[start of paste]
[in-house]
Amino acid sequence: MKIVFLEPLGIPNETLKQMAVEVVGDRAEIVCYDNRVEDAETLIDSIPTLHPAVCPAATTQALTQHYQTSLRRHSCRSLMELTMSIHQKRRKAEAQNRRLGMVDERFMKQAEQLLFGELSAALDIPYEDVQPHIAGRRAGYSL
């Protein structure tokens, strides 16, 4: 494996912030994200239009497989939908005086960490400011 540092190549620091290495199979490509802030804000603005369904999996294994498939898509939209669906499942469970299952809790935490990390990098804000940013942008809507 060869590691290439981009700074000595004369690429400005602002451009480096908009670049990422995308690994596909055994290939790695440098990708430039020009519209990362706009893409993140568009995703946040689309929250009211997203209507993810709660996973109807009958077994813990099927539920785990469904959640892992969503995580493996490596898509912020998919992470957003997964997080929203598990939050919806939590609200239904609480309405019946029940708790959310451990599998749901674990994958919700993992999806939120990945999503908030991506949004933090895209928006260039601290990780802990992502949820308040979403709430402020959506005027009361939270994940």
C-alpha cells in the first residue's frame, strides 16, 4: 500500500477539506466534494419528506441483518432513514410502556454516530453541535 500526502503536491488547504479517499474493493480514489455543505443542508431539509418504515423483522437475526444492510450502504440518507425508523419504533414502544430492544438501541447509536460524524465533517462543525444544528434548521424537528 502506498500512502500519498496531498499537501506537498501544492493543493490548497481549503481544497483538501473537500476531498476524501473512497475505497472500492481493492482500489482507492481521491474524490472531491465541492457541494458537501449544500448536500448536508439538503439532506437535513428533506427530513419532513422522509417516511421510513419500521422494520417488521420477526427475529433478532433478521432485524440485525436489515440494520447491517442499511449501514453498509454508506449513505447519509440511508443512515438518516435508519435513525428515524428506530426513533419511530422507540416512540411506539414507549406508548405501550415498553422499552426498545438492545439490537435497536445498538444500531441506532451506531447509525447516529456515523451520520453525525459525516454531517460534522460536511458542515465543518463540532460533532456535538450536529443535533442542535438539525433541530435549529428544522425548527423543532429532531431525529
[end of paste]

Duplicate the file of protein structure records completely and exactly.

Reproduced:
[in-house]
Amino acid sequence: MKIVFLEPLGIPNETLKQMAVEVVGDRAEIVCYDNRVEDAETLIDSIPTLHPAVCPAATTQALTQHYQTSLRRHSCRSLMELTMSIHQKRRKAEAQNRRLGMVDERFMKQAEQLLFGELSAALDIPYEDVQPHIAGRRAGYSL
């Protein structure tokens, strides 16, 4: 494996912030994200239009497989939908005086960490400011 540092190549620091290495199979490509802030804000603005369904999996294994498939898509939209669906499942469970299952809790935490990390990098804000940013942008809507 060869590691290439981009700074000595004369690429400005602002451009480096908009670049990422995308690994596909055994290939790695440098990708430039020009519209990362706009893409993140568009995703946040689309929250009211997203209507993810709660996973109807009958077994813990099927539920785990469904959640892992969503995580493996490596898509912020998919992470957003997964997080929203598990939050919806939590609200239904609480309405019946029940708790959310451990599998749901674990994958919700993992999806939120990945999503908030991506949004933090895209928006260039601290990780802990992502949820308040979403709430402020959506005027009361939270994940």
C-alpha cells in the first residue's frame, strides 16, 4: 500500500477539506466534494419528506441483518432513514410502556454516530453541535 500526502503536491488547504479517499474493493480514489455543505443542508431539509418504515423483522437475526444492510450502504440518507425508523419504533414502544430492544438501541447509536460524524465533517462543525444544528434548521424537528 502506498500512502500519498496531498499537501506537498501544492493543493490548497481549503481544497483538501473537500476531498476524501473512497475505497472500492481493492482500489482507492481521491474524490472531491465541492457541494458537501449544500448536500448536508439538503439532506437535513428533506427530513419532513422522509417516511421510513419500521422494520417488521420477526427475529433478532433478521432485524440485525436489515440494520447491517442499511449501514453498509454508506449513505447519509440511508443512515438518516435508519435513525428515524428506530426513533419511530422507540416512540411506539414507549406508548405501550415498553422499552426498545438492545439490537435497536445498538444500531441506532451506531447509525447516529456515523451520520453525525459525516454531517460534522460536511458542515465543518463540532460533532456535538450536529443535533442542535438539525433541530435549529428544522425548527423543532429532531431525529